Which brings us to my biggest problem with this book: The author was entirely too present in this study on introverts. I know, I know: My reviews have gotten to be so totally about me that I feel like a hypocritical dick lobbing such a complaint at this presumably well-meaning book. When I read This is Your Brain on Music, I got so pissed off at the reviewers who complained similarly about how Levitin frequently drew on his own experiences because, c'mon, personal experience counts for something while lending a sense of credibility to the research conducted and the conclusions made: The difference, I think, is that Levitin used himself to bring a high-minded concept down to understandable terms for those of us lacking scientific minds whereas Cain sometimes seemed like she just wanted to talk about herself. There's nothing wrong with that, of course, but that would have made a better blog than a book. By falling back on her own brand of introversion, it felt like she was both negating the argument that the personality type expresses itself in an inexhaustibly many ways and also even alienating other expressions of introversion to a degree.

Actually, I wasn't always crazy about the kind of people Cain used as examples of introverts who were able to overcome their crippling shyness or need to be alone (because shyness isn't always an introvert-specific trait, as this book did teach me) to function -- nay, thrive -- in the vast, sometimes overwhelming world beyond their rich inner landscapes. I mean, for a book subtitled "The Power of Introverts in a World That Can't Stop Talking," it would make sense to use Harvard Business School students, Ivy League professors, academic whiz kids on the cusp of high school and everything after, neuroscientists and Wall Street investors (to name a few) to illustrate the victories that can arise from harnessing one's naturally unassuming, slow-to-action instincts and applying them to real-world scenarios. And that was reassuring and motivating and helpful, sure, but what would have been a little more helpful is seeing how an everyday introvert with a quiet job and a simple existence confronts life's obstacles when confrontation does not come easy.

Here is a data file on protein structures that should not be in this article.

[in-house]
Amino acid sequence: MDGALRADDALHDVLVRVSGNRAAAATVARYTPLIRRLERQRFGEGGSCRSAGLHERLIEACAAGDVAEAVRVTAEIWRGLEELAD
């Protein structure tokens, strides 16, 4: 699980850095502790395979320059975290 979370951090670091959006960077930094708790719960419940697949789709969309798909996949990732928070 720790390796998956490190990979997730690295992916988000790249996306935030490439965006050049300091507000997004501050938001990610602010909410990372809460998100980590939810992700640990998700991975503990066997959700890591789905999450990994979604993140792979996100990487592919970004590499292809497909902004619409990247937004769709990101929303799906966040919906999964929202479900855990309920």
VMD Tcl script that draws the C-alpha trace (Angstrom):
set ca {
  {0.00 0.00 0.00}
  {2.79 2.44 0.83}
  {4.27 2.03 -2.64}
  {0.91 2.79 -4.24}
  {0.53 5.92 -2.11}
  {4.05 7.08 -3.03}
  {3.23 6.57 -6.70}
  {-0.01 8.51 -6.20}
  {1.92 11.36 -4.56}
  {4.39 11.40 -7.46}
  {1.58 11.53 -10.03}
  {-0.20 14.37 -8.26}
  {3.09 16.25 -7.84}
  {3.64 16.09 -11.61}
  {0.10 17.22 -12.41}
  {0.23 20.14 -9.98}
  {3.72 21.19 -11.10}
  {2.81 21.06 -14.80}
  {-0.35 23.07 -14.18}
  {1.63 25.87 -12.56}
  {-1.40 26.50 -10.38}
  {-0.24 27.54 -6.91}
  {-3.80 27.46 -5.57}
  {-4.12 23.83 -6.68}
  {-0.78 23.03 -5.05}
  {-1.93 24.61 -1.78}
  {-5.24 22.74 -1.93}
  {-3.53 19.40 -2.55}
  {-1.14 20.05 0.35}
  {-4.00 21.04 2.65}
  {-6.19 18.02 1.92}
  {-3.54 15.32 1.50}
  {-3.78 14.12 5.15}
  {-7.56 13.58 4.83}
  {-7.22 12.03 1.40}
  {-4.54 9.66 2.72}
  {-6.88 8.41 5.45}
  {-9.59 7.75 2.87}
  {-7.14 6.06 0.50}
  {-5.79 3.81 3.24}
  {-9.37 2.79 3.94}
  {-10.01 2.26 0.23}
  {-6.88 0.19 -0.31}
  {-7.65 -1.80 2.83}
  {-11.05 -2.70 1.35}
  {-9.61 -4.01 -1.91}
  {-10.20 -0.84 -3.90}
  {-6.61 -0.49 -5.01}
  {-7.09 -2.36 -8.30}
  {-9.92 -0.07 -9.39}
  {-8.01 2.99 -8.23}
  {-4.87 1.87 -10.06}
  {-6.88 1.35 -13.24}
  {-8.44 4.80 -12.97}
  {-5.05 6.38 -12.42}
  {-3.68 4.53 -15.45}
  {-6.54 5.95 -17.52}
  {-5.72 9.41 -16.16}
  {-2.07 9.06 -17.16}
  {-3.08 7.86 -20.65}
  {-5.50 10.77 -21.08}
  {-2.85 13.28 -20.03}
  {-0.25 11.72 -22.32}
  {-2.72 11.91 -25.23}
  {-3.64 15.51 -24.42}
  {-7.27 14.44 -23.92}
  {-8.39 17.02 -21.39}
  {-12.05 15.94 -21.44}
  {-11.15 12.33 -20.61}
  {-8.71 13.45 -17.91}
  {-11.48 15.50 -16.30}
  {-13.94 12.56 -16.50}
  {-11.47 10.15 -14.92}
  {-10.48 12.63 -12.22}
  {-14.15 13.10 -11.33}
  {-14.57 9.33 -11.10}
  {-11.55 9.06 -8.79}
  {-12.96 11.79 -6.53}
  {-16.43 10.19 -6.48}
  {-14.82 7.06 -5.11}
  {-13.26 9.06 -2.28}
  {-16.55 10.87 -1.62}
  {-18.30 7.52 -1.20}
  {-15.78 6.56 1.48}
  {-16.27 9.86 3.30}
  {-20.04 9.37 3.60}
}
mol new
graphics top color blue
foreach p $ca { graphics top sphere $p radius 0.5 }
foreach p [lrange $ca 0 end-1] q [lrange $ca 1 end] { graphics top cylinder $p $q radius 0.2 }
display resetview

(And, yes, there is a whole section on the ordinary workplace and how open floor plans and the elimination of boundaries and this emphasis on group work and collective brainstorming that are all so in vogue really aren't all that conducive to brilliance and happiness and cohesion and all that. But that was more of an academically detached observation than a personal reality.)